Will the 'Dollar Wars' Kill What's Left of the American Dream?
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Here's a terrible joke: An elderly man walks into a bar and says, "I got good news and I got bad news."
"What's the good news?" the bartender asks.
"I stayed out of the stock market, so my retirement dollars are safe."
"What's the bad news?"
OK, I said it was a terrible joke. But that may be what the dollar is becoming, now that the critical mass of wartime spending, rampant consumption, hyper-real finance and environmental collapse has hit the fan.
The hangover from the last three presidential terms, but especially the last two, has taken the American economy down the rabbit hole, with the international monetary system begging for mercy while hitched to its off-the-ralls crazy train. But the ride has stopped, and some countries yoked to America's currency, and therefore its cratering empire, don't want to get back on.
Namely, Brazil, Russia, India and China, loosely termed BRIC by Goldman Sachs economist Jim O'Neill, who is not alone in predicting the four countries' ascendant power, as the United States and the Eurozone fade into the 20th century.
With Brazil and Russia lording over a large share of what's left of the planet's natural gas and oil, and China and India providing a titanic labor force that rivals the intelligence, productivity and regimentation of workers anywhere outside their borders, BRIC is in the house, big time. And it wants a say in what's going on, as Marvin Gaye sang.
What's going on is that the dollar, to which the majority of the planet's economies and currencies are now reliant, has us all by the proverbial balls, and BRIC is screaming about it in the press. Something has to give, it's saying, and that thing is the dollar.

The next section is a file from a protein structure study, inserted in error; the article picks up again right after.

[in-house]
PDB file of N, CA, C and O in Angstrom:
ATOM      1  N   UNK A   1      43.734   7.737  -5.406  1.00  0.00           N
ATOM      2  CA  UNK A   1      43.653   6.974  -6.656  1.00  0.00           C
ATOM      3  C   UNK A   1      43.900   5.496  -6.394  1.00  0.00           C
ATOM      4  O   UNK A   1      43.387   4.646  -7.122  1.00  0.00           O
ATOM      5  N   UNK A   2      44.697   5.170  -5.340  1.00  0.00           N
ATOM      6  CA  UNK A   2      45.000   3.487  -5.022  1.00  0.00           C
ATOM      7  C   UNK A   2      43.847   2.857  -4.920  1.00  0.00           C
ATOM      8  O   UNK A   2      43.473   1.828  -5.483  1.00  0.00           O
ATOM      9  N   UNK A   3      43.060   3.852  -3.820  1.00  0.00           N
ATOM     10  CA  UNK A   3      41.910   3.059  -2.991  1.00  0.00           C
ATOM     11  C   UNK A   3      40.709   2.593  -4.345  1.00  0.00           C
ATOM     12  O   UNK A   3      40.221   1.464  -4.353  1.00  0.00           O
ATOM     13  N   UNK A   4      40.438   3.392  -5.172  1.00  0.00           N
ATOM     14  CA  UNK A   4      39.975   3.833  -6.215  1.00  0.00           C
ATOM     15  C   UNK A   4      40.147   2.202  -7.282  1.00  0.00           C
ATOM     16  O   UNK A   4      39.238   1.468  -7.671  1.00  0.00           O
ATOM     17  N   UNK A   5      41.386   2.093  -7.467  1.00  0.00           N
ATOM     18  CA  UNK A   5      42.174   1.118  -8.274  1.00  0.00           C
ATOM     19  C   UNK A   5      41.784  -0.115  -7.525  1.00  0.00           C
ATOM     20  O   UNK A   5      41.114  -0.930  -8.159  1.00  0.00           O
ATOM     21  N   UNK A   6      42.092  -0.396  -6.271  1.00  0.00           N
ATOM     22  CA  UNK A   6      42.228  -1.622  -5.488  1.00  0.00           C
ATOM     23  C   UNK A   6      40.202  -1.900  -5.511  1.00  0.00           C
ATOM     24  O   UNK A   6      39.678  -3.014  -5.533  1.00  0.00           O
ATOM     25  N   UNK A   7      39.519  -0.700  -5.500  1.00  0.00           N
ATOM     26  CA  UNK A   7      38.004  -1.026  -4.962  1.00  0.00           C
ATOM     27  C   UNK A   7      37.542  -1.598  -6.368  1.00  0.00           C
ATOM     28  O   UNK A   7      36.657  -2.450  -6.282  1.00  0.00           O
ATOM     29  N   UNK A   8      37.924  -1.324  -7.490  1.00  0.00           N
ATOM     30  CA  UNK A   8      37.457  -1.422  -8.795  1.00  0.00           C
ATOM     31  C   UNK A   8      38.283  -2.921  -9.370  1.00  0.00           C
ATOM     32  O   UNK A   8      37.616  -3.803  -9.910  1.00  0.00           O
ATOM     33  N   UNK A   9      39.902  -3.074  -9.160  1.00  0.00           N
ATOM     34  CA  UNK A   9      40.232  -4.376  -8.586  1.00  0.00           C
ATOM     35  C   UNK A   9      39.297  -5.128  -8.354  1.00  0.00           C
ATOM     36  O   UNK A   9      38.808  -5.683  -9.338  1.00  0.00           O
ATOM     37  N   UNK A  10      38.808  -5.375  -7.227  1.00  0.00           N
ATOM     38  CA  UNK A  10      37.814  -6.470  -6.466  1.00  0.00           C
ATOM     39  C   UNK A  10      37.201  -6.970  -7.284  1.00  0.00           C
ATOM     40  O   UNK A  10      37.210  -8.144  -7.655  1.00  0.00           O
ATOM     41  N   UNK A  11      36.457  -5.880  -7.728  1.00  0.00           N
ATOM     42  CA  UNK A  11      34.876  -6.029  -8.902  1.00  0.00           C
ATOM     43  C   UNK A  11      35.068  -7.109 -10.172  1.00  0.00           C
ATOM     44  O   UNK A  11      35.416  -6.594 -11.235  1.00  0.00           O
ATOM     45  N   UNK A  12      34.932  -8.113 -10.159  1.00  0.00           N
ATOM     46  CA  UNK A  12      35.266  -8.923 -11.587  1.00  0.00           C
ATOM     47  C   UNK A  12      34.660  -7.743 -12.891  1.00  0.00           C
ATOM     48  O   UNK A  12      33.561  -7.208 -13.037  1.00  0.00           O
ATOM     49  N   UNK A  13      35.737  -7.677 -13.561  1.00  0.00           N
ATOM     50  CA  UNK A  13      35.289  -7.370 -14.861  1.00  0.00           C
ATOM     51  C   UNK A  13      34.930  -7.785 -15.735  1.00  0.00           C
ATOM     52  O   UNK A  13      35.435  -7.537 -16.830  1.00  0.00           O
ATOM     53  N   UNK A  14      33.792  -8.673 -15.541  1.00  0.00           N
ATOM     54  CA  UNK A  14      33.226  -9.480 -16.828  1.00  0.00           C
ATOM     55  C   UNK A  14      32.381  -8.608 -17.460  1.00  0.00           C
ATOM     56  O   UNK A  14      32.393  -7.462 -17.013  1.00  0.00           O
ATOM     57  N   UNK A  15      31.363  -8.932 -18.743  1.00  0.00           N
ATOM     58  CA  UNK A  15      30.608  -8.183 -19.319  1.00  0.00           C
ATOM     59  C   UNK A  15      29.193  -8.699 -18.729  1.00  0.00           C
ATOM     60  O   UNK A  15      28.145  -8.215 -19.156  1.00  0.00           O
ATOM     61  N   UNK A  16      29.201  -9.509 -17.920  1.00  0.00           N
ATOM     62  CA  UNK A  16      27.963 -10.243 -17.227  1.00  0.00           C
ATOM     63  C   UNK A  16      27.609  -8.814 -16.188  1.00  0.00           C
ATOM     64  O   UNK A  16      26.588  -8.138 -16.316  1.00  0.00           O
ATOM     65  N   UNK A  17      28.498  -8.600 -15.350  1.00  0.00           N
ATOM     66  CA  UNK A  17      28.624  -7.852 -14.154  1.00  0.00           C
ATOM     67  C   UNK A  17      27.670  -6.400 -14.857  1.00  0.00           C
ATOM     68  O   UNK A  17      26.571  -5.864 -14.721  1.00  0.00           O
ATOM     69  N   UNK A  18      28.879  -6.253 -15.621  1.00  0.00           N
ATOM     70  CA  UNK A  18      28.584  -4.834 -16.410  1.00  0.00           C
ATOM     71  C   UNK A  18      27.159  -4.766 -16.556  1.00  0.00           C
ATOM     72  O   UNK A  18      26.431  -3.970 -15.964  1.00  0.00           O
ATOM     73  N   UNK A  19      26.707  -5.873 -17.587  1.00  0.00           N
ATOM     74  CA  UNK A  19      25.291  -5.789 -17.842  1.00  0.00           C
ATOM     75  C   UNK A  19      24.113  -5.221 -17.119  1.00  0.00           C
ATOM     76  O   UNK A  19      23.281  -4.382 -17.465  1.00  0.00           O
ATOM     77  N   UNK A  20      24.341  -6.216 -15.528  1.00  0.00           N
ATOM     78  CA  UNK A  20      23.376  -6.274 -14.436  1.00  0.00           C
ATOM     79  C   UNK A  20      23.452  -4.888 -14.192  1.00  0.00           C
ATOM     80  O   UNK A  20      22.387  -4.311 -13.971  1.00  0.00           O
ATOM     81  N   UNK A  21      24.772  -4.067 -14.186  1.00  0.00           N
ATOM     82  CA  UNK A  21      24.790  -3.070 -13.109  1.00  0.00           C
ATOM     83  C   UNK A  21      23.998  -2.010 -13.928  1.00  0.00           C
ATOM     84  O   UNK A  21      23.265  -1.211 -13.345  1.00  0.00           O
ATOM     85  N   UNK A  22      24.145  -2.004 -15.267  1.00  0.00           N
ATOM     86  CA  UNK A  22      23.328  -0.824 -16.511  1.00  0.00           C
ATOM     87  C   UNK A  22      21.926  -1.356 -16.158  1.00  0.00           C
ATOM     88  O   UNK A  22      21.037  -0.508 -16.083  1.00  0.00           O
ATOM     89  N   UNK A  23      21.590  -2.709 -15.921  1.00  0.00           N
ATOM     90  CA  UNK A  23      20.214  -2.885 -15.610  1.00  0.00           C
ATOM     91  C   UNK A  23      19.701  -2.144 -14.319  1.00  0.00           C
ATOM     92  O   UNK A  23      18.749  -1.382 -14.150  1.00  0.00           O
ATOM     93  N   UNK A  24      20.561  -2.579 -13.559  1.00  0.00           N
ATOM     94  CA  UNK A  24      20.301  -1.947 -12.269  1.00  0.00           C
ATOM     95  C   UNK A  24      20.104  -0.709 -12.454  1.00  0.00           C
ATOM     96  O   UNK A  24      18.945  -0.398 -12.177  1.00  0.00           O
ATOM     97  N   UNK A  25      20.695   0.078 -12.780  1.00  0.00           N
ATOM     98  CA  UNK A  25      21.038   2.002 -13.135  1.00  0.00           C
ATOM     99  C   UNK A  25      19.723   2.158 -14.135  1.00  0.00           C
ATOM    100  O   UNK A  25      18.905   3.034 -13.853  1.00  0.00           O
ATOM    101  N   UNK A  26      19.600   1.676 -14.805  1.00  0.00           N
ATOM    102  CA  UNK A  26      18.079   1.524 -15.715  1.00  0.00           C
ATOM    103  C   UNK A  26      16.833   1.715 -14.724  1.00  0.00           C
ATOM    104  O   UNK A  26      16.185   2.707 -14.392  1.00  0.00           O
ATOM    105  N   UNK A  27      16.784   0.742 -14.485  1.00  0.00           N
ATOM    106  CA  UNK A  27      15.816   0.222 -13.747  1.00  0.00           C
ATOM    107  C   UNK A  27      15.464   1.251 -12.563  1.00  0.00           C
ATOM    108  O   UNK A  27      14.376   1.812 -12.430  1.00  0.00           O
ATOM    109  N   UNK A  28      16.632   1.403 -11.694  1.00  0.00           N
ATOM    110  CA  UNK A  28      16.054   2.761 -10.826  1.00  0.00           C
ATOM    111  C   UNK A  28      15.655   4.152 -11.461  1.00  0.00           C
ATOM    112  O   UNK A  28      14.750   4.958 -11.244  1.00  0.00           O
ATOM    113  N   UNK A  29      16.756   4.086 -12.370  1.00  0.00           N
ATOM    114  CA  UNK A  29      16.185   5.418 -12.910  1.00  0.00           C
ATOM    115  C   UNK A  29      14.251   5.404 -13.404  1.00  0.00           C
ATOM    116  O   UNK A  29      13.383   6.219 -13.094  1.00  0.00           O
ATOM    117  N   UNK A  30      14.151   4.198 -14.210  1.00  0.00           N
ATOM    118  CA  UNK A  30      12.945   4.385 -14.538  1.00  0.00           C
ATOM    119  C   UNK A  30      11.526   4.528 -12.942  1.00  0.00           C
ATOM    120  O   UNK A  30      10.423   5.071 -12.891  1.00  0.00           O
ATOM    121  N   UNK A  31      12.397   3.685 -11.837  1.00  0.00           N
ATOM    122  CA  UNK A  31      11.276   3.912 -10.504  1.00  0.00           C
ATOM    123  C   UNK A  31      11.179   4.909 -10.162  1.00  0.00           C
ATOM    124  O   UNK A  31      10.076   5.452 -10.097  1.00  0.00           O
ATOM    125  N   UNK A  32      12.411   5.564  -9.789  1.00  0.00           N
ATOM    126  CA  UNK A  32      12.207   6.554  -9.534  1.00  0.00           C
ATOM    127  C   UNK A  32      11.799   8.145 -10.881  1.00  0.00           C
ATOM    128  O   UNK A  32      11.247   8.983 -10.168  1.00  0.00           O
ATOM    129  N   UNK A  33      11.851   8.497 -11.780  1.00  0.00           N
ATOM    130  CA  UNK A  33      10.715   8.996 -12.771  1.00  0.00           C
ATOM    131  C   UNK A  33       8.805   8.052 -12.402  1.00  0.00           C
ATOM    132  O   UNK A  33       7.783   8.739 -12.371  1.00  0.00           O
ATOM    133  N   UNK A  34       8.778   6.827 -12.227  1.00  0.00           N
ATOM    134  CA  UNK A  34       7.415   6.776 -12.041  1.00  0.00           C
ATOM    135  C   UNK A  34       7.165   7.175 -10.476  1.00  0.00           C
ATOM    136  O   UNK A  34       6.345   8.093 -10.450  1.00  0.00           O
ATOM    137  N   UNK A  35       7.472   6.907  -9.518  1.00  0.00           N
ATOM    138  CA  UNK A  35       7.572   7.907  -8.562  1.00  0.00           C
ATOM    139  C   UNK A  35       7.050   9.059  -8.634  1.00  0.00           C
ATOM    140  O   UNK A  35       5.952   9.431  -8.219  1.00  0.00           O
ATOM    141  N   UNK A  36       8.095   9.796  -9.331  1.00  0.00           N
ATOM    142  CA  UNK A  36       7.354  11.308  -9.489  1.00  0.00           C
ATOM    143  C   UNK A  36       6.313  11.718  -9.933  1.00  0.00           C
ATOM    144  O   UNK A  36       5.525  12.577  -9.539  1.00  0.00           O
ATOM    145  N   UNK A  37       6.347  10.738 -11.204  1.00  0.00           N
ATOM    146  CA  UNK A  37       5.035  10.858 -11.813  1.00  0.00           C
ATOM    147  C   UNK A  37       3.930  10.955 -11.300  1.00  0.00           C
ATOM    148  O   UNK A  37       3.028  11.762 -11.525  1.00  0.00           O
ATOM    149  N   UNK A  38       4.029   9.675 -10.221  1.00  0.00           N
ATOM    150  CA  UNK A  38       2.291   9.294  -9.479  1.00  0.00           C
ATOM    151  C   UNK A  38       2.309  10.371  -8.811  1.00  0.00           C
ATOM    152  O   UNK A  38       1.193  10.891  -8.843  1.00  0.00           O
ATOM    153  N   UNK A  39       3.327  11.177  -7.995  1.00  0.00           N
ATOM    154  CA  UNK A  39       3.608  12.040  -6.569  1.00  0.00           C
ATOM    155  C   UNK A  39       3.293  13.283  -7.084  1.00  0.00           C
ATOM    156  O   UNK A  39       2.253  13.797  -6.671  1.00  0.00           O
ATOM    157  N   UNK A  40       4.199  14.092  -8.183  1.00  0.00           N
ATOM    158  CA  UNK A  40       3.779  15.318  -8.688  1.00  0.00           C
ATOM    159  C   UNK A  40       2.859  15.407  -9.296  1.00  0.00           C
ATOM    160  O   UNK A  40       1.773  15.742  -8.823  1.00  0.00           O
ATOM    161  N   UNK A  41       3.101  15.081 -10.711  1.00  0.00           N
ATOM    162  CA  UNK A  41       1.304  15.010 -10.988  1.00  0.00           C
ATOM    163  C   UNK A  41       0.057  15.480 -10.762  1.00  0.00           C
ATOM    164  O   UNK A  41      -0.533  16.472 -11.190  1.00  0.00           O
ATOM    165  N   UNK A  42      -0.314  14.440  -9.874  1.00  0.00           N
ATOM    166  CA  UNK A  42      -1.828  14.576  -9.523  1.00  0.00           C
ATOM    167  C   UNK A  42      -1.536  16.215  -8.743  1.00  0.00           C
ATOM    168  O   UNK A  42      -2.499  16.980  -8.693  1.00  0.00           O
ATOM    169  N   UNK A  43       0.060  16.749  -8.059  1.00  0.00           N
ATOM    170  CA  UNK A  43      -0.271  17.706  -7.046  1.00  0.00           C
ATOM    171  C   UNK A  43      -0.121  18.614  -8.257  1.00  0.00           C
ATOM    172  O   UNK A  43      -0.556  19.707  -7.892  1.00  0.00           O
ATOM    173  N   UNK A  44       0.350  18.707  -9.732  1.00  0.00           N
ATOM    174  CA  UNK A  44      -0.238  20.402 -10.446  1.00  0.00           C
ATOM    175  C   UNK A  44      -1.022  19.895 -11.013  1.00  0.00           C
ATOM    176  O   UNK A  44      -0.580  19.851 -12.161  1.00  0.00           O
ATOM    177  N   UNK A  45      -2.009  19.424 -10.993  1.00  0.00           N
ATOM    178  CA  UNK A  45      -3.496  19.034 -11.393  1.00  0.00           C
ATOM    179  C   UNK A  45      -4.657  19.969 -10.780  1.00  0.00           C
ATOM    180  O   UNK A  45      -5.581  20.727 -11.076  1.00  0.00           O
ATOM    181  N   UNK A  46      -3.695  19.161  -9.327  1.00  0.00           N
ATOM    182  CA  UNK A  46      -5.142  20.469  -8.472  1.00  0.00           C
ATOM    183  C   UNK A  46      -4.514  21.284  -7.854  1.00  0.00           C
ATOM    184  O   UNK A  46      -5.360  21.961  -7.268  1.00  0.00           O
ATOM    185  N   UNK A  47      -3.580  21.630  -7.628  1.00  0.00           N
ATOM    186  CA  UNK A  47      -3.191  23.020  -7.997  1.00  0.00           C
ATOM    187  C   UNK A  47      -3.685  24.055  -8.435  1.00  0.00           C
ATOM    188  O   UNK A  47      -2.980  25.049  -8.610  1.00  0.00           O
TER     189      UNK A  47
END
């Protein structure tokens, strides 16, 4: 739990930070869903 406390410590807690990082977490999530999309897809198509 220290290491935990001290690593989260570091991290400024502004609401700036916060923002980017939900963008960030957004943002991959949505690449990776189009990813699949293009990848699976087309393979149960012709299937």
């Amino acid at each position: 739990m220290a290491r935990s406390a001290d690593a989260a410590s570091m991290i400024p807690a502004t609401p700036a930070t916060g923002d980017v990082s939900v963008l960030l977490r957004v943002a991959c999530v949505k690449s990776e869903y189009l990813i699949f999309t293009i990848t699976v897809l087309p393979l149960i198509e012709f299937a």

"There is a lot of political and economic posturing involved," Rachel Zimeba, lead analyst at economist Nouriel Roubini's RGE Monitor, explained to AlterNet. "But I think there is substance to it. China has been trying, relatively unsuccessfully, to diversify for a couple of years, which has conflicted with its desire to have undervalued exports. Same thing has happened to countries in the Middle East, which are pegged to the dollar. And we're going to see even more pressure to diversify from these countries to reduce the share of their [dollar] assets.
"They see that the U.S. has a rising debt burden and record financing needs. Over time, they are worried that inflation and a weaker dollar will reduce the value of those assets."
They should be worried. Since the Bush administration took office, the dollar has lost 33 percent of its value. And since the Bushies left office, the dollar has been on autopilot, hovering beneath the pound and euro and jockeying for position with the Canadian dollar for the bronze medal in underperforming currencies, losing or gaining altitude every time a politician from Russia or China slams or praises it in the press. Like the American economy itself, the Humpty Dumpty dollar is wobbling on the fence, hoping reality doesn't hop along and give it a shove.
The good news? It could land softly.
"This is not an overnight thing," Ziemba added. "Same thing goes for these countries' attempts to turn their own currencies into transactional and reserve currencies."
That's reassuring, especially to what's left of those who still have a lot of dollars, as the American unemployment rate rises to levels nearly unseen since World War II. But once you wormhole a bit further into the future, the dollar's fate is much more murky.